• Angie Alt says

      Hi Robyn-
      Yes, I have heard of this situation w/ SIBO. If I understood all the materials at the Symposium, it occurs when the bacteria are converting methane to hydrogen. You have symptoms that appear like methane-dominant (constipation), but the breath test results show hydrogen. In this case you would treat it like a methane case, rather than a hydrogen case. I would not ever take fiber caps. I have heard of docs suggesting a moderate intake of high FODMAP foods during antibiotic treatment, for just what you mentioned, basically coax the bacteria out to “eat” & then kill it w/ the drugs. However, following treatment, I would eat strictly low FODMAP for about three months, per Dr. Siebecker’s advice. Retesting can be important, but if you find that the testing solution continually flares symptoms, I would ask your doctor to allow you time & only retest if symptoms appear on their own.

    • Michael says

      Robin, I was reading a study that said best results of Riflaximin are at least 4weeks -12 weeks. So what do most people recommend?

  • […] Health with Real Food, indicates that diet is a viable options for treatment of SIBO. Angie Alt of Autoimmune Paleo suggests that SIBO cannot be treated with diet alone. She references Dr. Alison Siebecker’s […]

  • […] And find Angie’s excellent ‘SIBO Saga’ series of posts here. […]

  • […] are suffering from Small Intestine Bacterial Overgrowth (more info on SIBO, testing, and treatment here!), fructose malabsorption, Candida, or another type of overgrowth. While not everyone with […]

  • […] parasite causing those symptoms. “Test, don’t guess” is the recommendation. Both Angie and Mickey had digestive symptoms that led to diagnosing and treating infections that boosted their […]

  • […] If you’d like to read my original SIBO series, starting with the 2014 Symposium, you can start here. […]

  • […] kept popping up.  At first it sounded a little far fetched, but eventually I came across a series of posts that broke down the topic in a way that made sense to me.  At last I had a plausible explanation […]

  • Elli says

    Hi Angie! I’m reaching out to you with a few questions I have about constipation dominant SIBO. Life has been a whirlwind of misdiagnoses and pain ever since I can remember and I might finally be heading in the right direction of treatment but I need some additional insight. I have a great doctor but being able to speak to someone that has directly dealt with and done specific research on this kind of SIBO would be very very helpful to me. My name is Elli and my e-mail is [email protected] if you would rather communicate that way. Thank you for this article! xo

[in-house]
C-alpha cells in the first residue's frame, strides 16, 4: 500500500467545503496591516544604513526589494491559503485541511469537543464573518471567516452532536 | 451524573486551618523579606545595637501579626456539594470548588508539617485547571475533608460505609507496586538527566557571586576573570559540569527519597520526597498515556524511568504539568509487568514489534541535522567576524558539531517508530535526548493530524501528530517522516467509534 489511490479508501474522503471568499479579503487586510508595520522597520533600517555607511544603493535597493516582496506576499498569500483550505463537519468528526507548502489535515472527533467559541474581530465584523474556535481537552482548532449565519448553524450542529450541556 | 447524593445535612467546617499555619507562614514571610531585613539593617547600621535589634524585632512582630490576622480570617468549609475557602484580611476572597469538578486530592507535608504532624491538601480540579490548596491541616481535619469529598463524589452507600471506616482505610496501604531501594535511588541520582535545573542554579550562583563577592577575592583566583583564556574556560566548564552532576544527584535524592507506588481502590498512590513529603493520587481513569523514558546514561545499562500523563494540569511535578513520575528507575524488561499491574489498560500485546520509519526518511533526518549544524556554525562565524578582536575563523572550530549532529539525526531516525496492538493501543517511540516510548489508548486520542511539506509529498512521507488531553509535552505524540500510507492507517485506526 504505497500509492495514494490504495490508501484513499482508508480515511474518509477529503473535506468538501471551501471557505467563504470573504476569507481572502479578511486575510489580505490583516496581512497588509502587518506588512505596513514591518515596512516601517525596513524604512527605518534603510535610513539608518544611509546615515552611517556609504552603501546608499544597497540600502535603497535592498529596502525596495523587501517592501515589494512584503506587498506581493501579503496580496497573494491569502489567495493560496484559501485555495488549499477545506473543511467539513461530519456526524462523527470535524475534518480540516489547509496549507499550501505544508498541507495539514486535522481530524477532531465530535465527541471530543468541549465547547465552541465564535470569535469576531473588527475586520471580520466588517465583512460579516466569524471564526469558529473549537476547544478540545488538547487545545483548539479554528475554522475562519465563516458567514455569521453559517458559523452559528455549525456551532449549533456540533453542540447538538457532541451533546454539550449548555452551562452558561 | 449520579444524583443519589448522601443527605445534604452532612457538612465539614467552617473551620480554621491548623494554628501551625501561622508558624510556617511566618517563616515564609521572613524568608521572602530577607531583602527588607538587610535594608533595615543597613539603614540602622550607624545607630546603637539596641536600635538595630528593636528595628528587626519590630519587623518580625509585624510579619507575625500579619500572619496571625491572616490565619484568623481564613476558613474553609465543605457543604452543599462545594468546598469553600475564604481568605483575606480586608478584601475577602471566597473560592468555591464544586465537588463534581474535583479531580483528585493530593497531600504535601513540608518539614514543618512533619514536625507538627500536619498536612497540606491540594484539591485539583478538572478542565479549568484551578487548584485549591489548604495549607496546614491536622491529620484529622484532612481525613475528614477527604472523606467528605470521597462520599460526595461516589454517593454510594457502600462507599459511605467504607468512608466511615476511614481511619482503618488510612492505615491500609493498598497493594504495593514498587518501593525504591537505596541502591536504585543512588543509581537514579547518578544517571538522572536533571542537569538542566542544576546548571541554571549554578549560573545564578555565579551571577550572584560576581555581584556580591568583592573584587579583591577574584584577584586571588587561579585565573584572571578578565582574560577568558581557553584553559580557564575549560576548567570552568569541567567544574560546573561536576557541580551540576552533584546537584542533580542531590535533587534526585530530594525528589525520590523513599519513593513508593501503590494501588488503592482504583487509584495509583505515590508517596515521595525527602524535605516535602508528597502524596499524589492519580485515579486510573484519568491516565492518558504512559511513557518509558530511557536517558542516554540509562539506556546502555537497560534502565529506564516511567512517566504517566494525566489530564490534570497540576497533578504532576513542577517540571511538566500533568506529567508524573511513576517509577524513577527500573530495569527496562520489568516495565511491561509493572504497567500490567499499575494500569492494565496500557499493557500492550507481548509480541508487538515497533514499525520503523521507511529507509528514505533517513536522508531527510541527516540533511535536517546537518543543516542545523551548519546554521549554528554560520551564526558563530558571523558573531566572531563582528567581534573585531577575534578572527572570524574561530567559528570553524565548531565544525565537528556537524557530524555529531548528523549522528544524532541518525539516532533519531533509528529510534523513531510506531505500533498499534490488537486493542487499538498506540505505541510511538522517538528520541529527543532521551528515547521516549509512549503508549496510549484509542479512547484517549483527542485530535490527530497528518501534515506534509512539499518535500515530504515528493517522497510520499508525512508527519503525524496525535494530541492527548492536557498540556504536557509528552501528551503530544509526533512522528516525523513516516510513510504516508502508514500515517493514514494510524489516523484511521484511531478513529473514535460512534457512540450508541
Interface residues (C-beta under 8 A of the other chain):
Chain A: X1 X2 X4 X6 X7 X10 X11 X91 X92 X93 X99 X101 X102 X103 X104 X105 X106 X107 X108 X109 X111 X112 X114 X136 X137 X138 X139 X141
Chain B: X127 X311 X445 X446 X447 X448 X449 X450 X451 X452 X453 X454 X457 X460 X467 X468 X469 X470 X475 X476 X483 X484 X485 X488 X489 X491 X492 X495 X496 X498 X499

• Angie Alt says

      Hi Elli-
      I can’t work with you in a medical capacity, as I am not a doctor. I would suggest reaching out to Dr. Alison Siebecker if you’d like to work with a doctor and researcher in the SIBO arena. Her website is Thanks for reading here!

  • Gabriel says

    Hi Angie, My name is Gabriel im from Argentina and thank you for sharing all the good info you know. In my country, there is poor study about IBS and SIBO, because of that i’ve to investigate by my own and i absolutly agree with all that you explained above. I hope you can answer me this doubt: Low fodmaps + antibiotics (Rifaximin + Neomycin ) Should be do it at the same time or it’s recommended to eat anything during the antibiotic curse? Thanks again. Regards.

    • Angie Alt says

      Gabriel, there is some difference among the professionals in the SIBO field on that. Some say avoid FODMAPs during treatment & following. Others say eat FODMAPs during treatment to “trick the bacteria to come up & feed” making it easier to kill them w/ the antibiotics, then avoid FODMAPs following treatment to “starve” any remaining bacteria. I would take a look at Dr. Alison Siebecker’s site for additional guidance:

  • rob says

    Hi Angie,

    I have just diagnosed with Sibo and I will get flagyl for 10 days. My question would be the following. Do I need to be on diet during the treatment? Honestly, I tried several stuffs, but right now I want to “finish it” forever and I would do anything to support the antibiotics 🙂

    Any suggestion, what would help, diet, lots of water whatever would be very appreciated!